The TCJA, (Tax Cuts and Jobs Act) kicked into gear for better or for worse on January 1, 2018. Most folks and entities will be affected one way or another. This week we are talking about the changes for individuals. Keep in mind most of these changes are scheduled to go away after 2025 and things could quite possibly go back to the way they were. That is why they are called “temporary provisions”.
REINFORCING THE BASICS.
There is a pretty wordy blog so let’s just jump right into the TCJA, You, and Your 1040.
NOT QUITE THE SAME OLD SAME OLD.
Child Tax Credit. Doubles from one grand to two (through 2025). Twice as much buck for the bang. That’s practically another year of diapers or a couple of months of auto insurance for the newly added teen driver. What if you have a qualifying child (under age 17) but no tax liability? You can still get free money (refundable credit) and even more of it, $1,400 from $1,000. The phaseout limit more than doubled; it now starts at $200,000 (S) and $400,000 (MFJ). More families with (qualifying) children will WIN.
Estate and Gift Taxes. Lifetime exemptions have practically doubled (through 2025).
Gift taxes. For 2018 you can give away $15,000 (finally up from $14,000) each to family members.
Standard deductions. Increased (through 2025) though not quite doubled as you may have heard.
2018: $12,000 – Single; $18,000 – HOH; and, $24,000-MFJ.
2017: $ 6,350 – Single; $ 9,350 – HOH; and, $12,700-MFJ.
Tax rates and brackets. Most of the brackets are wider meaning there’s more $$$ taxed at lower rates.
2018 – 2025
How it works: If you are MFJ with taxable income of $161,543:
19,050 x 10% = $ 1,905
58,349 x 12% = $ 7,002
84,144 x 22% = $18,512
$161,543 $27,419 Tax liability in 2018.
Trust us on this, verify if you must. The 2017 tax liability was $31,863. A savings of $4,444 and 14%. That is definitely more money in the pocket. Keep in mind that taxable income is next affected by tax brackets making all of us winners.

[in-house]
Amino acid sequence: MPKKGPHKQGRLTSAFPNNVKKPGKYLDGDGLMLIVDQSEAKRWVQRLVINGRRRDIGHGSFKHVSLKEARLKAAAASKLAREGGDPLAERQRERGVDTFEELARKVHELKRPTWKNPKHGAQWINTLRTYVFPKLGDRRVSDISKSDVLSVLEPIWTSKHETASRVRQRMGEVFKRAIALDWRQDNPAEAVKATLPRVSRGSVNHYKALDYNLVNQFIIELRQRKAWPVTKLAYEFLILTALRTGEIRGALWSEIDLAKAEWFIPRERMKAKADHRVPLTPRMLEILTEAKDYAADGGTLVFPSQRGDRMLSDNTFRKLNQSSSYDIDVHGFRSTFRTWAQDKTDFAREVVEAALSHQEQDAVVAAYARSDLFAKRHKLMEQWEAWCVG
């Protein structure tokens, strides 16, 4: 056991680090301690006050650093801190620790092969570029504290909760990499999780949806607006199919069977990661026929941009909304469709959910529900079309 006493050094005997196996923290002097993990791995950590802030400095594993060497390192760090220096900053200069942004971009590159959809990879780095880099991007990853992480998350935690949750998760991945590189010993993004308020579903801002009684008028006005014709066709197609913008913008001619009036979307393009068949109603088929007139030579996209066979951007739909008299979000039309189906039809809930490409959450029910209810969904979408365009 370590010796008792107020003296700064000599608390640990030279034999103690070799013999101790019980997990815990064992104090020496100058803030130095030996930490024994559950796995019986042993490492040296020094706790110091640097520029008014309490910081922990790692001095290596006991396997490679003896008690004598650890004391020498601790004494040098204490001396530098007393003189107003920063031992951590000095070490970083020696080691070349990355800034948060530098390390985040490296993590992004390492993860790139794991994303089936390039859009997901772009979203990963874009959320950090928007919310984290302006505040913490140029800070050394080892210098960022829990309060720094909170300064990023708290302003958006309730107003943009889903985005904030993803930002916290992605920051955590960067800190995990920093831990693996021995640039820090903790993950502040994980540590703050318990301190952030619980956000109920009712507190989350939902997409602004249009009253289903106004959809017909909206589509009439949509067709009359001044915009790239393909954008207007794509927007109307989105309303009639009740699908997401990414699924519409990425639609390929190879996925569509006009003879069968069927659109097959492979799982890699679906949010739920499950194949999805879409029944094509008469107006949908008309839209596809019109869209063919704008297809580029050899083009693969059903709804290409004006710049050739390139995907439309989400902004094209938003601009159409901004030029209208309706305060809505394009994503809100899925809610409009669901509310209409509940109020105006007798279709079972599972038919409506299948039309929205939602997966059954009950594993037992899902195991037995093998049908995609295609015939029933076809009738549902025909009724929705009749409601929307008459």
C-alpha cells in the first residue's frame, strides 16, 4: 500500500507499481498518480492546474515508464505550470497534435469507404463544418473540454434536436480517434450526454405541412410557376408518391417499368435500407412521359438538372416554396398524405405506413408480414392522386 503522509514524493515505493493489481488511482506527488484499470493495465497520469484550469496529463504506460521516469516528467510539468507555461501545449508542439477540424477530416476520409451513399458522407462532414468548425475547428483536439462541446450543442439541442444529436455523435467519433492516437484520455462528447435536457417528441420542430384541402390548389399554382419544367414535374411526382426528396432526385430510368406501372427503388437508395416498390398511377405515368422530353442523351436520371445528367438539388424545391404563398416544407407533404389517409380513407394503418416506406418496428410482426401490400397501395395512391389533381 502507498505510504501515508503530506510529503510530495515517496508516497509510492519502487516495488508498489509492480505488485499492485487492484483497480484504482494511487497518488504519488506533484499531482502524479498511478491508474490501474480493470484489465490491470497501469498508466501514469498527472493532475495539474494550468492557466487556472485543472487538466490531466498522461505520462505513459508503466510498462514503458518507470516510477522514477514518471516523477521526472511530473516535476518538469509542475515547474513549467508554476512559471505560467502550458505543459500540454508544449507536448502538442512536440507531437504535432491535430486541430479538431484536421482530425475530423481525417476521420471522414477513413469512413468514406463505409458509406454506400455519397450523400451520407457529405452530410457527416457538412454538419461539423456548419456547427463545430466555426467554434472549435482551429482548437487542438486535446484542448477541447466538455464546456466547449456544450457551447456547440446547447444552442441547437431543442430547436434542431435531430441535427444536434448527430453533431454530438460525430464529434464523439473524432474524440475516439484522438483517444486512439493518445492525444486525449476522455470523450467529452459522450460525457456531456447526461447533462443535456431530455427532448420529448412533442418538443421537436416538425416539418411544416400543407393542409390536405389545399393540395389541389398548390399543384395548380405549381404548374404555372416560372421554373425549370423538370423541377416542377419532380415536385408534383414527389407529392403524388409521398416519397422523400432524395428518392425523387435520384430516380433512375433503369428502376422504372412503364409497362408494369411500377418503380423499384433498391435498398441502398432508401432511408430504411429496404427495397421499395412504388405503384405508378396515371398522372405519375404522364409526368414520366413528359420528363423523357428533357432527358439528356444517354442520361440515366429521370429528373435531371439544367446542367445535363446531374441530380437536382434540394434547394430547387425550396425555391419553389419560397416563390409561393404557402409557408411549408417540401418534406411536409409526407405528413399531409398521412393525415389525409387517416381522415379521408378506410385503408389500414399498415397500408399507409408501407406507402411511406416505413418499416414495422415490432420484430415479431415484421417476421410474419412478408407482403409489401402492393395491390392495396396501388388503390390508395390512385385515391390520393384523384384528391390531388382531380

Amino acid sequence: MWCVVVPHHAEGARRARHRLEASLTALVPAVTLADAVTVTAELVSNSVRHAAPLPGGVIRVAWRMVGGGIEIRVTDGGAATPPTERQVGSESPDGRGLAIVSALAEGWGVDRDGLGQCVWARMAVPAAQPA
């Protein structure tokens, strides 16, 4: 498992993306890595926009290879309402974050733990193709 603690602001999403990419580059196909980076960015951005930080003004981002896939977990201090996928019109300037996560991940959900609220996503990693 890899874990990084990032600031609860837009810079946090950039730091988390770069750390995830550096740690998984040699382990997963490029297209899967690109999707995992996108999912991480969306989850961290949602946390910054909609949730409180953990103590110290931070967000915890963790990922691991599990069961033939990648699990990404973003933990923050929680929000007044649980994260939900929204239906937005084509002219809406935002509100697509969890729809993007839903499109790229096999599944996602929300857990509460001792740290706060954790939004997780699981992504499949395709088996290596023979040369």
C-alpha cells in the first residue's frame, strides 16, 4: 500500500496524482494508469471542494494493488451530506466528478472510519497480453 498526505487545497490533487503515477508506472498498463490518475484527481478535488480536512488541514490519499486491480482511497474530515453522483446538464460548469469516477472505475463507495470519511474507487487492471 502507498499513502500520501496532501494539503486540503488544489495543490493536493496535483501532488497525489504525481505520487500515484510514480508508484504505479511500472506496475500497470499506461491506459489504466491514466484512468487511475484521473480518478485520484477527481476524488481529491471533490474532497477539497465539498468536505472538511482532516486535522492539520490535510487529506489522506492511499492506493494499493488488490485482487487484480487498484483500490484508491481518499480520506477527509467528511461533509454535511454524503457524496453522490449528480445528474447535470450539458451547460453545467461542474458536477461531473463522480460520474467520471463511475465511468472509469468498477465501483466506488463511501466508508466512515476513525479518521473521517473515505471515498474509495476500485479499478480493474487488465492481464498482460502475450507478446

It this MFJ couple had a $1,000 credit, the benefit would be $1,000 and the tax liability $26,419.
If this MFJ couple had a $1,000 in deductions, the benefit would be $220, and the tax liability $27,199.
IF YOU THINK YOU CAN DANCE…..WE MEAN ITEMIZE.
Charitable Contributions. You can still write off what you give unto others. Cash is up to 60% (increased from 50%) of your adjusted gross income and stock stays the same at 30%.
Home Equity Interest/Home Equity Line of Credit (HELOC)/2nd Mortgage. Is still an itemizable deduction, IF the loan was used for buying, building, or substantially improving the residence that secures the loan. These loan amounts are combined with mortgage loans and are collectively called Qualified Residence Loans.
Medical Expenses. For 2017 and 2018, expenses exceeding 7.5% of income are deductible. In 2019 this goes up to 10%.
Mortgage Interest. Interest on up to a million-dollar mortgage entered into prior to December 15, 2017 is grandfathered and still deductible (even if refinanced). If you buy a house after December 15, 2017 and through December 31, 2025 that cool million is lowered to $750,000 and includes any and all home equity loans and second mortgages.
State & Local Tax Deductions. In the good old days ALL property and state/local income taxes or sales taxes were deductible unless you were trapped in AMT. But now the deduction for these taxes is capped at $10,000. Whew, this was almost a goner! And no, it doesn’t double if you are married filing joint (MFJ). High tax states such as CA, NY, NJ, CT, and MD are not too happy. States look for loopholes too!